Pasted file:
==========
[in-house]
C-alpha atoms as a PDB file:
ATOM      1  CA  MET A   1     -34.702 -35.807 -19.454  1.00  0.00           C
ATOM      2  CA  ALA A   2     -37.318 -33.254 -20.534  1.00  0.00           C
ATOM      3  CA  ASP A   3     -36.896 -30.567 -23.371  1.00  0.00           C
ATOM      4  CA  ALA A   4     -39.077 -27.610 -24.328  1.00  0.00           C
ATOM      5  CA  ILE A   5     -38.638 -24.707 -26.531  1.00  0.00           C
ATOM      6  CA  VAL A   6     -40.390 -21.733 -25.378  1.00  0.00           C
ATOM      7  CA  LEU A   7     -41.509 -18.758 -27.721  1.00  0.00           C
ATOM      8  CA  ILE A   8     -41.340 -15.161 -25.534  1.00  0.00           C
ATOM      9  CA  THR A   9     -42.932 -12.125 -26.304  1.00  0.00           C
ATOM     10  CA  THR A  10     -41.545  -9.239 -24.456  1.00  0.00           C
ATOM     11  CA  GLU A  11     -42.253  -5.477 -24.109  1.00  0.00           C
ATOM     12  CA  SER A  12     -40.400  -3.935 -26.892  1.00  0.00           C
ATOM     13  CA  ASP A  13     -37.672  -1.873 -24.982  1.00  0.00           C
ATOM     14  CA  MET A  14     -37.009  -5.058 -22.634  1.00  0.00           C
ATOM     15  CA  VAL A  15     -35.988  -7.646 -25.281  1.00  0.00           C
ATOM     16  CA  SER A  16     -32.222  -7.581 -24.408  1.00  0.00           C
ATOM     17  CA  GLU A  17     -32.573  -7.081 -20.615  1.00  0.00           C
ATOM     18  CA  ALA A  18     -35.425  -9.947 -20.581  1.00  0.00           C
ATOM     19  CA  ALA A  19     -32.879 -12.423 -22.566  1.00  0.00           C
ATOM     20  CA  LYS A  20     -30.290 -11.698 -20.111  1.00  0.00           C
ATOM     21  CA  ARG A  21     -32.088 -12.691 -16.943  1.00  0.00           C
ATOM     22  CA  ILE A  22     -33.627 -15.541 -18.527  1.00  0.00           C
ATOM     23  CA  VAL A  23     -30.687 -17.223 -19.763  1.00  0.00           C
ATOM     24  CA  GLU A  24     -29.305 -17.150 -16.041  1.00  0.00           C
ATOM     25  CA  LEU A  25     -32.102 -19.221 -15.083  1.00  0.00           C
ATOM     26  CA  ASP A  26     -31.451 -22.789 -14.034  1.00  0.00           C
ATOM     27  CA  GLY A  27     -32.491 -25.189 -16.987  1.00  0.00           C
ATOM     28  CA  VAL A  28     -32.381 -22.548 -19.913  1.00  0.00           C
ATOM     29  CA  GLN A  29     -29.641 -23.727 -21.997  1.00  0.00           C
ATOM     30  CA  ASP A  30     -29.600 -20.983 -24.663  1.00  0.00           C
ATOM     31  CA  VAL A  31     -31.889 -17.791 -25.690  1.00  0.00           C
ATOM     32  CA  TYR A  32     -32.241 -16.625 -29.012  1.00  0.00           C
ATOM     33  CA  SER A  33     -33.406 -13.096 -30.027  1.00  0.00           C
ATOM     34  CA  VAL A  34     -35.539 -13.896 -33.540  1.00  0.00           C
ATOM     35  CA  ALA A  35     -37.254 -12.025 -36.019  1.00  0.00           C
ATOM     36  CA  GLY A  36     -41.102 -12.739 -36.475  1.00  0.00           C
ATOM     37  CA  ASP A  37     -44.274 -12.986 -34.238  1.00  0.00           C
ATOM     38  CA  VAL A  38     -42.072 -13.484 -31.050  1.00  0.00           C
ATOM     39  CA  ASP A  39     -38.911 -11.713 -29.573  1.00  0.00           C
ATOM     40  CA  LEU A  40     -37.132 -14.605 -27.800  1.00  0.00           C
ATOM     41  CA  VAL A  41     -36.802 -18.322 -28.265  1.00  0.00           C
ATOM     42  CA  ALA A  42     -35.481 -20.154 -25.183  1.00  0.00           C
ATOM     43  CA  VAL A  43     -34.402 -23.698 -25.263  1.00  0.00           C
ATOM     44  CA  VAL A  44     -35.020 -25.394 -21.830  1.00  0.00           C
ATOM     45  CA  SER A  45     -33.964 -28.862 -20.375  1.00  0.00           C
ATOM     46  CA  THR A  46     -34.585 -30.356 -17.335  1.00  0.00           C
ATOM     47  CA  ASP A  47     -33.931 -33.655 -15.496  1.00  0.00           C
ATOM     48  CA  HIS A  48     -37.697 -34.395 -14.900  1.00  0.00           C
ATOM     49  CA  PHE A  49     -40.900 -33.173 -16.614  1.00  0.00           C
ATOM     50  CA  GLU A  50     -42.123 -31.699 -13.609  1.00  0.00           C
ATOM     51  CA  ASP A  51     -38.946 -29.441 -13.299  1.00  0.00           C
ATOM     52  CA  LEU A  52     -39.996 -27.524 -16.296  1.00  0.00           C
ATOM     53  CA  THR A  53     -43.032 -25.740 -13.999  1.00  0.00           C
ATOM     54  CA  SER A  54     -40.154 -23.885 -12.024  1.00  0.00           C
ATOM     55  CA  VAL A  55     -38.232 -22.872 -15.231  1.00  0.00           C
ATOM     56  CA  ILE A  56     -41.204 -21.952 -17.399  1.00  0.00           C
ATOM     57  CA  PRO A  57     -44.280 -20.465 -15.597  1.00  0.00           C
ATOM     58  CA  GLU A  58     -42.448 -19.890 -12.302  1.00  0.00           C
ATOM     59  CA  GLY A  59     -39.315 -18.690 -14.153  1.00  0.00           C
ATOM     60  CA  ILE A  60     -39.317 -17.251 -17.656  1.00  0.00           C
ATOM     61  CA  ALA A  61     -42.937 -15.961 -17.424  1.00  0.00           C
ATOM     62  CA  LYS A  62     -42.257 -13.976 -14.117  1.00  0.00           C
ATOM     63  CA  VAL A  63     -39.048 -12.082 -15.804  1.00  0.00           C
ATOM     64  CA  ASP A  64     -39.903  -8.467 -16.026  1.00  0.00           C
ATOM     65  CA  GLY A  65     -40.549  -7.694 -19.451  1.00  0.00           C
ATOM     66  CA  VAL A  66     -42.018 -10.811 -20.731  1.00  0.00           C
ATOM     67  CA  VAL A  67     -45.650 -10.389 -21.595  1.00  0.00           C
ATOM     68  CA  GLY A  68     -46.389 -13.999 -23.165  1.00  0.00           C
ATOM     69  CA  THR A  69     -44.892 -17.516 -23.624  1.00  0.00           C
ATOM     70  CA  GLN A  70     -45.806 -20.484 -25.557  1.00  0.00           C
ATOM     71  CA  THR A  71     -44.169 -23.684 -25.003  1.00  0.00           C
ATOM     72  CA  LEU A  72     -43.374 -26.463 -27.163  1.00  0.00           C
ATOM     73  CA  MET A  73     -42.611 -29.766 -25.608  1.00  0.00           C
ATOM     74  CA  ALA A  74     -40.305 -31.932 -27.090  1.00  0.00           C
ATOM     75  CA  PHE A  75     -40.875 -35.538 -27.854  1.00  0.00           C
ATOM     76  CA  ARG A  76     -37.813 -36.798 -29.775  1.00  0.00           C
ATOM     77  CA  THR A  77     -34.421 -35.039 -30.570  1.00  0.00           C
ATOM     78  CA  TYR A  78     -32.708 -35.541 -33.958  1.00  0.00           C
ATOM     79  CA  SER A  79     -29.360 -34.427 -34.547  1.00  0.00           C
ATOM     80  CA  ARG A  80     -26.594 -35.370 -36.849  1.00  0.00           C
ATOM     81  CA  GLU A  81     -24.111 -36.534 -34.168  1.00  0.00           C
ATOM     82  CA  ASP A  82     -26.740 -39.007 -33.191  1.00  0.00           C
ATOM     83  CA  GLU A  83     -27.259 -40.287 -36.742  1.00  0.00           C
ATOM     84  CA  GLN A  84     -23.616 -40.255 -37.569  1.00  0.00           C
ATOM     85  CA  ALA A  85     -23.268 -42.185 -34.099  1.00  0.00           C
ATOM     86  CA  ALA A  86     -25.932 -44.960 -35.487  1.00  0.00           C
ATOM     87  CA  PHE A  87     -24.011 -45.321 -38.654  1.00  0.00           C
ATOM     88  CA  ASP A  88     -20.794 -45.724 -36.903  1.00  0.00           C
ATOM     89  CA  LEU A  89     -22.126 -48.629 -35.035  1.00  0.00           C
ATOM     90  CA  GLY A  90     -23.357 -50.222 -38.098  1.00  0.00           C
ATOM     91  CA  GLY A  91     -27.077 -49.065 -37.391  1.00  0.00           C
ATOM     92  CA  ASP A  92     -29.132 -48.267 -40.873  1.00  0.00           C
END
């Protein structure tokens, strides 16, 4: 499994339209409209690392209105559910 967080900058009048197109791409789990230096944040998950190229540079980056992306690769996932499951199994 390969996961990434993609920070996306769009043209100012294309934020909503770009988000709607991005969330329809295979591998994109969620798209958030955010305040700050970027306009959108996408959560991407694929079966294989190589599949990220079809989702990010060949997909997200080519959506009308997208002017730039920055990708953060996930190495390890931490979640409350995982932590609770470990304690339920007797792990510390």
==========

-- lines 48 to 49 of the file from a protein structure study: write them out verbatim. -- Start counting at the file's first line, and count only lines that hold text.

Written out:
ATOM     46  CA  THR A  46     -34.585 -30.356 -17.335  1.00  0.00           C
ATOM     47  CA  ASP A  47     -33.931 -33.655 -15.496  1.00  0.00           C